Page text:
4. Get Out of the Buyer’s Way
When it comes to creating value for your buyer, the biggest question you have to ask yourself is this: Is there a good reason for the buyer to be having this next interaction with me?
If the answer is no, then get out of their way.
Remember: 87% of buyers want to self-serve their buying journey. They don’t want to spend days waiting to hear from you only to end up on a call that fails to address their needs.
Don’t just default to calls all the time. Aim to have the right conversation, in the right place, at the right time by focusing on the buyers who show the highest intent.
Otherwise, give your buyers the power to interact with you on their terms. Leverage your content, video, chatbots, and other digital means to get information in front of your buyers. Becc even suggests putting a demo on your website:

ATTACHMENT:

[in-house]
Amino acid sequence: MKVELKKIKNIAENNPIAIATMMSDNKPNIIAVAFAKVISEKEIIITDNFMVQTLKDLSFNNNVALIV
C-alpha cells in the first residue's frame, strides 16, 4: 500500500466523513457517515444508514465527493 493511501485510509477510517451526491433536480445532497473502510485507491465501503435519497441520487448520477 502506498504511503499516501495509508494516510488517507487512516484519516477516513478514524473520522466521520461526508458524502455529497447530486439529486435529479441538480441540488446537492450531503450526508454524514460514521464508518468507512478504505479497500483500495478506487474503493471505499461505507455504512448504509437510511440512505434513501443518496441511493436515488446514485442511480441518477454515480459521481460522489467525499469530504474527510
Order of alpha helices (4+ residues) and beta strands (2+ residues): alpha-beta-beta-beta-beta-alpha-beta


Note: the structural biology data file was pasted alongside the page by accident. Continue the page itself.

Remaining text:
Get them to fall in love with your product. … If [sales reps] aren’t prescribing based on what they heard, something very specific, then why wouldn’t I just speed up the buyer’s journey and let people research how they want to research?
Meet the buyer where they are — and be present when they want you to be present. So, when you do hop onto a call, the conversation will be that much more valuable.
Modern Selling is Buyer-Centric, Not Seller-Centric
Let’s face it. Your buyers don’t talk to sales reps to learn about your product. They do that elsewhere.
But where your sellers can really shine is being a consultant for your buyer. So, it’s high time you put your buyer at the center of your sales process — putting their goals before your own. And by offering a personalized, one-on-one experience, you can ensure you’re creating real value for your buyers in every conversation.